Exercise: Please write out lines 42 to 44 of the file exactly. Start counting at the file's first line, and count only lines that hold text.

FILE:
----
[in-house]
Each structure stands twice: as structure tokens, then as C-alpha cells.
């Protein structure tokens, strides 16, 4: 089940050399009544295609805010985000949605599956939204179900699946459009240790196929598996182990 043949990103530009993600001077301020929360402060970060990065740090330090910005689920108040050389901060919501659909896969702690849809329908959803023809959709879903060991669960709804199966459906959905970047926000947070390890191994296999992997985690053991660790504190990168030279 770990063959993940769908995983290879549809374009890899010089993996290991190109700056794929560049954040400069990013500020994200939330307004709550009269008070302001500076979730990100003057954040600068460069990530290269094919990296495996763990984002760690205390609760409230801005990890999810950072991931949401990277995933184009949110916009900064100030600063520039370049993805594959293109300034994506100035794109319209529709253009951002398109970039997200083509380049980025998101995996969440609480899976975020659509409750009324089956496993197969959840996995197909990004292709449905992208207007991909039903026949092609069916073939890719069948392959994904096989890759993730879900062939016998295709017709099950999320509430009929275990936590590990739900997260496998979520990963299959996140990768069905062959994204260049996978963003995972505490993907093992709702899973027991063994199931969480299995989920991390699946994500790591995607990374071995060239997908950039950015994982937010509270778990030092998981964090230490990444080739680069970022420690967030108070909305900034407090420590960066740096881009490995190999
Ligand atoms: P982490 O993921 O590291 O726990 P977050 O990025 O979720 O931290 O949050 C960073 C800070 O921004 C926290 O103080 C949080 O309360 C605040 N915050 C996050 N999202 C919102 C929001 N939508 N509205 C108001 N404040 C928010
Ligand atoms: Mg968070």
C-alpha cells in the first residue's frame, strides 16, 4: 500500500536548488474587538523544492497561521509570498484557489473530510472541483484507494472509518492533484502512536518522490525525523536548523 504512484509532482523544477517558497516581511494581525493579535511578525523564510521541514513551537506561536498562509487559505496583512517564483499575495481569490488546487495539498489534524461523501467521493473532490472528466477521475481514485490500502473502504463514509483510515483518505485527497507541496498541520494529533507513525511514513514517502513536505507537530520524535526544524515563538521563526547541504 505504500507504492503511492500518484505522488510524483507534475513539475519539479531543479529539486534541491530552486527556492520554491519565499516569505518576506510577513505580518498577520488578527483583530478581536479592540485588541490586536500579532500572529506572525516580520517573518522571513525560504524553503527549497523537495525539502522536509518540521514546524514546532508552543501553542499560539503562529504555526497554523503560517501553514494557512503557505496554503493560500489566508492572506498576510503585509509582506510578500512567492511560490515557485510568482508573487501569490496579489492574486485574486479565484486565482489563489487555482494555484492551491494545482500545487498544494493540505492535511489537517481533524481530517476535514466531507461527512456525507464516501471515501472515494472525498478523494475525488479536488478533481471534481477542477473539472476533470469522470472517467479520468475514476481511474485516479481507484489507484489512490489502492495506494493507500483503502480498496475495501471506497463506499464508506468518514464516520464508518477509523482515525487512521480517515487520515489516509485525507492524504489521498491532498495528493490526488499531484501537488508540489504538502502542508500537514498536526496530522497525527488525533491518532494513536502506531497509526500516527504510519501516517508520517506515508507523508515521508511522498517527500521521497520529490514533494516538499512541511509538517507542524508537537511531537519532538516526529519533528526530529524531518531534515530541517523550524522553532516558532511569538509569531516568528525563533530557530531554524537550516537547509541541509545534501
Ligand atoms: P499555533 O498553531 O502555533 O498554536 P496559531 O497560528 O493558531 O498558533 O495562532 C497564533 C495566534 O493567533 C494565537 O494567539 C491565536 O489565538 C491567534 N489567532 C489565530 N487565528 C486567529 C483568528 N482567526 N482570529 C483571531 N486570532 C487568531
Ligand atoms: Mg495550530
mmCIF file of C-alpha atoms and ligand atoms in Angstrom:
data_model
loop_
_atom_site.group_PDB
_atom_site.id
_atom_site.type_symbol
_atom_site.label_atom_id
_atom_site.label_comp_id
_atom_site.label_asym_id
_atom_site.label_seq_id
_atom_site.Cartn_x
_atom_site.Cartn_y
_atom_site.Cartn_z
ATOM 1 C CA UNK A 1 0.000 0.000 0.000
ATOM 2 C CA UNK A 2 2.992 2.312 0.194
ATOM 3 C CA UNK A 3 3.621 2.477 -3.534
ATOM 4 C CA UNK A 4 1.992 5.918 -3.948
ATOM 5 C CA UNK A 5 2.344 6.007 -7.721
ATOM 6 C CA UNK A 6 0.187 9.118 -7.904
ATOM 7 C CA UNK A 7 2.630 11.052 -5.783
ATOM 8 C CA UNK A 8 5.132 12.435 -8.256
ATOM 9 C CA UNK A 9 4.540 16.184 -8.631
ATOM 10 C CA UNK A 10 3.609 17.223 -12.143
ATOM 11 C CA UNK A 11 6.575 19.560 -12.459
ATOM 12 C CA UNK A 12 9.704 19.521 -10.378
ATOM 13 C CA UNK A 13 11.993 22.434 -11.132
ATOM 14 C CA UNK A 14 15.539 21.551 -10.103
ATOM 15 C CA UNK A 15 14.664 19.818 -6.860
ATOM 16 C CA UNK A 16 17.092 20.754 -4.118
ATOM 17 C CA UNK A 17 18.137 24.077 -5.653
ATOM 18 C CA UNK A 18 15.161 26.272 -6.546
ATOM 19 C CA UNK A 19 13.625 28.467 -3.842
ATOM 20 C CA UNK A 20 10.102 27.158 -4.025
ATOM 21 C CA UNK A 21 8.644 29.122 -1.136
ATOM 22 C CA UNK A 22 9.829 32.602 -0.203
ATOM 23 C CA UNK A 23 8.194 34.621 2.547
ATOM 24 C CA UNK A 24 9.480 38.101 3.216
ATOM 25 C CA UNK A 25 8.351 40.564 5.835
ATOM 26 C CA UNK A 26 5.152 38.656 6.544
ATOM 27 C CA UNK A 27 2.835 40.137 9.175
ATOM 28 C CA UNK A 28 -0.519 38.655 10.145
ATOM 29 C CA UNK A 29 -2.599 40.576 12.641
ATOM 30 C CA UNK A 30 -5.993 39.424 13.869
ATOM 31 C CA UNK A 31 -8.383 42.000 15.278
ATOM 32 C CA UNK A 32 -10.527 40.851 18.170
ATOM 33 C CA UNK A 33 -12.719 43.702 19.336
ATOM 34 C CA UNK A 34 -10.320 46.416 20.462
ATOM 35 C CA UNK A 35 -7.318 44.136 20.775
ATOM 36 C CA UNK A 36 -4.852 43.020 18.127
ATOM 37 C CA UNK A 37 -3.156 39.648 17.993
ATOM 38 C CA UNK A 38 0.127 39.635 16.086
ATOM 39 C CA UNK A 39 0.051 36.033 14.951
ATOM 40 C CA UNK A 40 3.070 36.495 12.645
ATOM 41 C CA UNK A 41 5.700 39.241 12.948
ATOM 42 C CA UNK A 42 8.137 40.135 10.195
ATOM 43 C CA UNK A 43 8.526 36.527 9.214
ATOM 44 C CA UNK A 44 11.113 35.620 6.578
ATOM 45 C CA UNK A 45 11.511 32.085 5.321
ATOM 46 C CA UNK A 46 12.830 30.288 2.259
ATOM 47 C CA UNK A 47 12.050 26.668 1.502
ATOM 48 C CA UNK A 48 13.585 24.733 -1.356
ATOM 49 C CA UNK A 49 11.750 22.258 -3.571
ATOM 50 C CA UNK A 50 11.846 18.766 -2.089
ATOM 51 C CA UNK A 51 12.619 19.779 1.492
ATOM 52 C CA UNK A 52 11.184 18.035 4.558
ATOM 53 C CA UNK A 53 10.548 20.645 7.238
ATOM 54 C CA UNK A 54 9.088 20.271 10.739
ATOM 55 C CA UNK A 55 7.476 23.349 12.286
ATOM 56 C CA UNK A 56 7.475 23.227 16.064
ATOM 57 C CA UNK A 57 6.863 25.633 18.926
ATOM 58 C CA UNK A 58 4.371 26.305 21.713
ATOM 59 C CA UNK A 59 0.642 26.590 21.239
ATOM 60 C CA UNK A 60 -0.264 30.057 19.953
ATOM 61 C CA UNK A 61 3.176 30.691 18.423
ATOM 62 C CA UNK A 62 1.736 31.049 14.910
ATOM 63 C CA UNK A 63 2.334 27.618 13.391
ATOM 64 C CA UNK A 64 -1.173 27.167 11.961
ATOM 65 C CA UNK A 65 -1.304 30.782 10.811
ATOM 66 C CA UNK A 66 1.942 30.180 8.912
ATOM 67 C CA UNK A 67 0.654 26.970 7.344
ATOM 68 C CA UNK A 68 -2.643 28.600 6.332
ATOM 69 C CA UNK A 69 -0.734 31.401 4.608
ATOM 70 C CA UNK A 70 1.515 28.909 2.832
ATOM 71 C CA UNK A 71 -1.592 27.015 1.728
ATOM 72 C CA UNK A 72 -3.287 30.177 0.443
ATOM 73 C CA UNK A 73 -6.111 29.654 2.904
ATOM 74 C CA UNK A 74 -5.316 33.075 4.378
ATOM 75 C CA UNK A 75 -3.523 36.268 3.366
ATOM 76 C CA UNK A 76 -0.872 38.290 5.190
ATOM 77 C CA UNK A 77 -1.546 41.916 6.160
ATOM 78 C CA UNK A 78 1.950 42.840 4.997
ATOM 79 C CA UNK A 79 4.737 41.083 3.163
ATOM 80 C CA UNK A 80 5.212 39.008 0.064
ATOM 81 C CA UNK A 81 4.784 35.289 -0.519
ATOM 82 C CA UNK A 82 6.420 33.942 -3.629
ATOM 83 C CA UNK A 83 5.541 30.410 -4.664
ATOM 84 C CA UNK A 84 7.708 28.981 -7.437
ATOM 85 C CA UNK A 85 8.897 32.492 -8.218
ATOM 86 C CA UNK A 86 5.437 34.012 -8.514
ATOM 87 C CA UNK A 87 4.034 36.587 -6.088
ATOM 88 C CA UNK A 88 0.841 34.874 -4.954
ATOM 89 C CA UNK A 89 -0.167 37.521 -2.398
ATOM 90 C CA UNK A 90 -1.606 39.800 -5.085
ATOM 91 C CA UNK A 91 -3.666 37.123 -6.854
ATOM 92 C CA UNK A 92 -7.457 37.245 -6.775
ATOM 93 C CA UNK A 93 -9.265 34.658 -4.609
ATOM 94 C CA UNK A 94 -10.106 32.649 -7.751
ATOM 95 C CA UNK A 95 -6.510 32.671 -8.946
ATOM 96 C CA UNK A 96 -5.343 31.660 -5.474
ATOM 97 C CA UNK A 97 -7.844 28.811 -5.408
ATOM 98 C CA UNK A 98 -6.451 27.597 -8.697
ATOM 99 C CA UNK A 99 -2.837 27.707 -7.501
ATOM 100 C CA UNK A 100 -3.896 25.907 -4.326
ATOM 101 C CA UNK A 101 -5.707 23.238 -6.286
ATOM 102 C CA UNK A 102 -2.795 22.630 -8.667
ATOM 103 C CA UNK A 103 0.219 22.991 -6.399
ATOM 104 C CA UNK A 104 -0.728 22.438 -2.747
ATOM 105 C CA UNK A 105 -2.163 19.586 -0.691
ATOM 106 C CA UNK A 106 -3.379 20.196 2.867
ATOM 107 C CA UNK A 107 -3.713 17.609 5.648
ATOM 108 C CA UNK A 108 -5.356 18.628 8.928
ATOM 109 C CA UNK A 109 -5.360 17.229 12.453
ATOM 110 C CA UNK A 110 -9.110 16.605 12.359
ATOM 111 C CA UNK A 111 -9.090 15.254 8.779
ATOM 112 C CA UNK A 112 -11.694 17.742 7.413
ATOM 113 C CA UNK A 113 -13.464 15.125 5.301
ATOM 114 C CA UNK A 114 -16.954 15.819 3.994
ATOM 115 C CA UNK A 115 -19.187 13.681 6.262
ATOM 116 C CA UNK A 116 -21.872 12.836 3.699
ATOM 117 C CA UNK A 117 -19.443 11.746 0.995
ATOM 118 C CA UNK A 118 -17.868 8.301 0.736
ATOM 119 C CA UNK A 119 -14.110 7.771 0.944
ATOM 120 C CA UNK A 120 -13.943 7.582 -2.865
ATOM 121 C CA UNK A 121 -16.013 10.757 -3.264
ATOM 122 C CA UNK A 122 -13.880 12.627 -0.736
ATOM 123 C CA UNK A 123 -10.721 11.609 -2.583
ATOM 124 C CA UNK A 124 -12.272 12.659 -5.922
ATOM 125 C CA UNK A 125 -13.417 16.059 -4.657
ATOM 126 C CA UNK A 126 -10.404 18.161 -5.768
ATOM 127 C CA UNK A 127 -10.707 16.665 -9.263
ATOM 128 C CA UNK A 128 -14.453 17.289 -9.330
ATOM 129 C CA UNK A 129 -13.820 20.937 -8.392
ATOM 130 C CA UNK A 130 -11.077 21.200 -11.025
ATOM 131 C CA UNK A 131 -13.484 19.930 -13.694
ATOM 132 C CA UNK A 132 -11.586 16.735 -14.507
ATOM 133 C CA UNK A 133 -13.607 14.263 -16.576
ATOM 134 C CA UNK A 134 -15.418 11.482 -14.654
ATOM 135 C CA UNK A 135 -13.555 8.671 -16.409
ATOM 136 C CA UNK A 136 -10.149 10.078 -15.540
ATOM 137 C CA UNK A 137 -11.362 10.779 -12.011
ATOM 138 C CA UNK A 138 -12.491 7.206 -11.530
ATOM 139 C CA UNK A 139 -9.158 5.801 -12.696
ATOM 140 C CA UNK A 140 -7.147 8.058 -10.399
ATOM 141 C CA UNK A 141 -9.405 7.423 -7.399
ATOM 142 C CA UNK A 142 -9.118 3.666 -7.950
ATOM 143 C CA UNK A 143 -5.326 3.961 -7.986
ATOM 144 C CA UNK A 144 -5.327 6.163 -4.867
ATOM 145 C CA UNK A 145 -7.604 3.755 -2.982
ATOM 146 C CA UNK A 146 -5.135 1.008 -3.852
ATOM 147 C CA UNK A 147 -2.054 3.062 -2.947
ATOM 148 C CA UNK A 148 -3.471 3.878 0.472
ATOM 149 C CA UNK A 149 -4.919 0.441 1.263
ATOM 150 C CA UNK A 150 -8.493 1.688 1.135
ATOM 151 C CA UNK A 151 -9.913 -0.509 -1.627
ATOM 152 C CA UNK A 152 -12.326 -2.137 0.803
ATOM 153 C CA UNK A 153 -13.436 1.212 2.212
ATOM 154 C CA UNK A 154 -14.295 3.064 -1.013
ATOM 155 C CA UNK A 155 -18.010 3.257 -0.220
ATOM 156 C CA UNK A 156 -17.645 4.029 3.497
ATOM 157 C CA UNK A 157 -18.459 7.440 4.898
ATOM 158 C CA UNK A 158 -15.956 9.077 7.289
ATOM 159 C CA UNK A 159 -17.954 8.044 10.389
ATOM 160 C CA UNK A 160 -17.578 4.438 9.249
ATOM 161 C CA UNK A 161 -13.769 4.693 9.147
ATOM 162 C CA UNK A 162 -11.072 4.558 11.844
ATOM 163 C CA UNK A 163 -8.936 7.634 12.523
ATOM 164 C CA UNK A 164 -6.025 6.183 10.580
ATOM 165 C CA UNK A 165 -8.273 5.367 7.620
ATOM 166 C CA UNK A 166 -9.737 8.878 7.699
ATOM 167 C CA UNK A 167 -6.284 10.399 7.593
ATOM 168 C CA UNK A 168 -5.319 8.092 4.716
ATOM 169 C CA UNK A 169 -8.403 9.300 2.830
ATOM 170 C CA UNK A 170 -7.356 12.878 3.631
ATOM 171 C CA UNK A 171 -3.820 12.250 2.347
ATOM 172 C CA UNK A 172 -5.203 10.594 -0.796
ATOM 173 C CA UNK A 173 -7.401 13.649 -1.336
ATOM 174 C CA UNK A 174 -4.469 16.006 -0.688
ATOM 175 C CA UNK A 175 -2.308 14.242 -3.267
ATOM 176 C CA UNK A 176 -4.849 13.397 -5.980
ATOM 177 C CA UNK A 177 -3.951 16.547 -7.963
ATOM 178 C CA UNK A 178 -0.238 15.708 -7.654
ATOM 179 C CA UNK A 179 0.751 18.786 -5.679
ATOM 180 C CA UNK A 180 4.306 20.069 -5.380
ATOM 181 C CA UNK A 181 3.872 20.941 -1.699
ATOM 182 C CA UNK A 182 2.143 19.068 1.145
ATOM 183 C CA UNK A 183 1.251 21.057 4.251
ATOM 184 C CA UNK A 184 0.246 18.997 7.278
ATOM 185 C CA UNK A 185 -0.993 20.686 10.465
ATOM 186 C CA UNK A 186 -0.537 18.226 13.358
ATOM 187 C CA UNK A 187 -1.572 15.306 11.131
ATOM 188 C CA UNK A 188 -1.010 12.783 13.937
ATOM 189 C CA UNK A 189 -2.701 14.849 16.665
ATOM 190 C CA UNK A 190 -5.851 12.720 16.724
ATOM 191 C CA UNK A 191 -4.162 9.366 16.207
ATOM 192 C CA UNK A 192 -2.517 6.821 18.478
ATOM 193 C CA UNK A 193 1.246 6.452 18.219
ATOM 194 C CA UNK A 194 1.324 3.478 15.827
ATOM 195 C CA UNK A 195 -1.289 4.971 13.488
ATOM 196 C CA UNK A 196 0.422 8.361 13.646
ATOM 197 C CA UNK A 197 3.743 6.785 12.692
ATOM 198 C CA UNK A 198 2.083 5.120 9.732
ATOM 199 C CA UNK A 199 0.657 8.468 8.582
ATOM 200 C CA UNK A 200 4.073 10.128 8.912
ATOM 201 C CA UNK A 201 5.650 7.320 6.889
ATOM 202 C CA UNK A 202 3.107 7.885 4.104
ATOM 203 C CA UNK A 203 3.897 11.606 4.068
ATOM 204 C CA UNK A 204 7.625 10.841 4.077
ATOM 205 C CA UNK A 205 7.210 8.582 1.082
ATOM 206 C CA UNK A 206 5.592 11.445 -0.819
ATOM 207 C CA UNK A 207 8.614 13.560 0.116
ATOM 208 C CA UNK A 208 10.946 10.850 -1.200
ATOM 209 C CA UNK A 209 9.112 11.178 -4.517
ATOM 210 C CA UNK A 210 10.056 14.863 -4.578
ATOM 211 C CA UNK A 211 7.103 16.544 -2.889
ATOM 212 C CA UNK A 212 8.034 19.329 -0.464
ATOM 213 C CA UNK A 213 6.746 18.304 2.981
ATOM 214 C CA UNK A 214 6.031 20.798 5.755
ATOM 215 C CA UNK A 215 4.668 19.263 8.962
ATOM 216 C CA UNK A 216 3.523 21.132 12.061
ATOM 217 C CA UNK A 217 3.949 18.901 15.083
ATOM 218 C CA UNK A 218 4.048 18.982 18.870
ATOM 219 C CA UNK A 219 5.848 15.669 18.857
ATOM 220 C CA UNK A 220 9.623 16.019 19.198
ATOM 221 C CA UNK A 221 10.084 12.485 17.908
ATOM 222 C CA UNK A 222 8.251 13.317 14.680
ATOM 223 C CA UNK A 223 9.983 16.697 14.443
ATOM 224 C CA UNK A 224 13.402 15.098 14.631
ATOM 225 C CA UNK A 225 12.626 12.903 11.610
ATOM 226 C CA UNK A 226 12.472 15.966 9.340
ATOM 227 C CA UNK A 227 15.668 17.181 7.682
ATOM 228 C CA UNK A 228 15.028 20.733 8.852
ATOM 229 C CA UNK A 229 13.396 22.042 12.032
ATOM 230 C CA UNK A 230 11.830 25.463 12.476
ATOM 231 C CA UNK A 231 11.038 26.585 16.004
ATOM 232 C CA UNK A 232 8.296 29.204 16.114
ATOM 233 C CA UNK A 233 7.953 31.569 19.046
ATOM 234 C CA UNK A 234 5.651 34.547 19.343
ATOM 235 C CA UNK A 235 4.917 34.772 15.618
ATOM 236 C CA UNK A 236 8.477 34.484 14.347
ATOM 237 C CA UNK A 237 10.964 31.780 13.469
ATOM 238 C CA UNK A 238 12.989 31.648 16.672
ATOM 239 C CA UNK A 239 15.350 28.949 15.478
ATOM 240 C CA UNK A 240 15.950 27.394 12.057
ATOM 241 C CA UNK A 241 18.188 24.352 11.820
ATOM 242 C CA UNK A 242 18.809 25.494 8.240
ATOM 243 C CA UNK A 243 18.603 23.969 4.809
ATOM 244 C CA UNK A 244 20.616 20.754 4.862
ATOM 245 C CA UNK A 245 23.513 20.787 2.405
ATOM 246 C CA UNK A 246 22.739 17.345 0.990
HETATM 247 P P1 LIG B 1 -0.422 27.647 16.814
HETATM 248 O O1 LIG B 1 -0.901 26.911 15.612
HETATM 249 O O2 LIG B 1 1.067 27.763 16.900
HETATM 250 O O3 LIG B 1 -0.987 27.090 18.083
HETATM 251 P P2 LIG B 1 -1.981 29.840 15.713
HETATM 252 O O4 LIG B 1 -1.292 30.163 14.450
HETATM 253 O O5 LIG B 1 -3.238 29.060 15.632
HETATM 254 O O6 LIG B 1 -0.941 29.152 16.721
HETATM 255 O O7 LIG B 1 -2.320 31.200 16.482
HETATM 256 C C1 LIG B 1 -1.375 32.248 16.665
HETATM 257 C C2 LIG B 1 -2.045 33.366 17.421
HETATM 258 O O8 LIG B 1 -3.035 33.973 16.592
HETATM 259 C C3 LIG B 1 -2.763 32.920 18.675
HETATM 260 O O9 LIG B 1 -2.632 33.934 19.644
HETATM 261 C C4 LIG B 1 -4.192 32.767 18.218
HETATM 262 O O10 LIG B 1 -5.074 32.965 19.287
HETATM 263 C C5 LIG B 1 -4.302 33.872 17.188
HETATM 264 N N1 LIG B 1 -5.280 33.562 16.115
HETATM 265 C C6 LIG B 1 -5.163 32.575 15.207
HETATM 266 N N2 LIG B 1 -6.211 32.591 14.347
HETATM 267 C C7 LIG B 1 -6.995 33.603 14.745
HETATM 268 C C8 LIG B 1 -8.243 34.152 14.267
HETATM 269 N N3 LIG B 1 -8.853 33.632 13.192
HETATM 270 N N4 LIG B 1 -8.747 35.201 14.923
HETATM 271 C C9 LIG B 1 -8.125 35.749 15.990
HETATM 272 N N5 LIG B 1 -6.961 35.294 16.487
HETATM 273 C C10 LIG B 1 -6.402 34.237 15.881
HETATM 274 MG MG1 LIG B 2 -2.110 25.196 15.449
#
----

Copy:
ATOM 21 C CA UNK A 21 8.644 29.122 -1.136
ATOM 22 C CA UNK A 22 9.829 32.602 -0.203
ATOM 23 C CA UNK A 23 8.194 34.621 2.547